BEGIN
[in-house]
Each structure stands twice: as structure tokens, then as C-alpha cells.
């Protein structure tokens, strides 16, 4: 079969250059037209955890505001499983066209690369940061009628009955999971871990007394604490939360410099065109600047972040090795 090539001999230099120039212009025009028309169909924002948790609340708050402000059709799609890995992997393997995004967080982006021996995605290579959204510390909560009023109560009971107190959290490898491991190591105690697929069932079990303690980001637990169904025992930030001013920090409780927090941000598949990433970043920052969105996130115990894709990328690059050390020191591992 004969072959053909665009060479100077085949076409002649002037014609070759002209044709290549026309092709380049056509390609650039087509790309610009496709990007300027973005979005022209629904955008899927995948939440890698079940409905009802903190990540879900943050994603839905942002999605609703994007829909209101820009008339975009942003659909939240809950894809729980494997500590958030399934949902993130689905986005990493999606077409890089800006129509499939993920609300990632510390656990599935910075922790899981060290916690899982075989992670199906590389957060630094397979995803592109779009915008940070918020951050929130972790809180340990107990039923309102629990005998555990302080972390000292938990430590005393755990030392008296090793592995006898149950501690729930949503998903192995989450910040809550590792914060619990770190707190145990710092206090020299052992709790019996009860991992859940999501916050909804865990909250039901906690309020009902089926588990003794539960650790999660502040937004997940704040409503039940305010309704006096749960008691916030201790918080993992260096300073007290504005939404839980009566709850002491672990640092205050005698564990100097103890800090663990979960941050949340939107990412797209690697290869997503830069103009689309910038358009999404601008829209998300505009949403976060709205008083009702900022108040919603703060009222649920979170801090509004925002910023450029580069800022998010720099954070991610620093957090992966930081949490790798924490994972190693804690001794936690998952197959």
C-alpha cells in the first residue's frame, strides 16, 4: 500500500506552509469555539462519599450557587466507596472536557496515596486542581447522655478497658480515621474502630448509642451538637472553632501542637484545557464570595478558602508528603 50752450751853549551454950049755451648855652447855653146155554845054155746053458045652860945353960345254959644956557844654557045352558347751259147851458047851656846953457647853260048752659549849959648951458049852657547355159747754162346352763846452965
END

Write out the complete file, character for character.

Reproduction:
[in-house]
Each structure stands twice: as structure tokens, then as C-alpha cells.
């Protein structure tokens, strides 16, 4: 079969250059037209955890505001499983066209690369940061009628009955999971871990007394604490939360410099065109600047972040090795 090539001999230099120039212009025009028309169909924002948790609340708050402000059709799609890995992997393997995004967080982006021996995605290579959204510390909560009023109560009971107190959290490898491991190591105690697929069932079990303690980001637990169904025992930030001013920090409780927090941000598949990433970043920052969105996130115990894709990328690059050390020191591992 004969072959053909665009060479100077085949076409002649002037014609070759002209044709290549026309092709380049056509390609650039087509790309610009496709990007300027973005979005022209629904955008899927995948939440890698079940409905009802903190990540879900943050994603839905942002999605609703994007829909209101820009008339975009942003659909939240809950894809729980494997500590958030399934949902993130689905986005990493999606077409890089800006129509499939993920609300990632510390656990599935910075922790899981060290916690899982075989992670199906590389957060630094397979995803592109779009915008940070918020951050929130972790809180340990107990039923309102629990005998555990302080972390000292938990430590005393755990030392008296090793592995006898149950501690729930949503998903192995989450910040809550590792914060619990770190707190145990710092206090020299052992709790019996009860991992859940999501916050909804865990909250039901906690309020009902089926588990003794539960650790999660502040937004997940704040409503039940305010309704006096749960008691916030201790918080993992260096300073007290504005939404839980009566709850002491672990640092205050005698564990100097103890800090663990979960941050949340939107990412797209690697290869997503830069103009689309910038358009999404601008829209998300505009949403976060709205008083009702900022108040919603703060009222649920979170801090509004925002910023450029580069800022998010720099954070991610620093957090992966930081949490790798924490994972190693804690001794936690998952197959």
C-alpha cells in the first residue's frame, strides 16, 4: 500500500506552509469555539462519599450557587466507596472536557496515596486542581447522655478497658480515621474502630448509642451538637472553632501542637484545557464570595478558602508528603 50752450751853549551454950049755451648855652447855653146155554845054155746053458045652860945353960345254959644956557844654557045352558347751259147851458047851656846953457647853260048752659549849959648951458049852657547355159747754162346352763846452965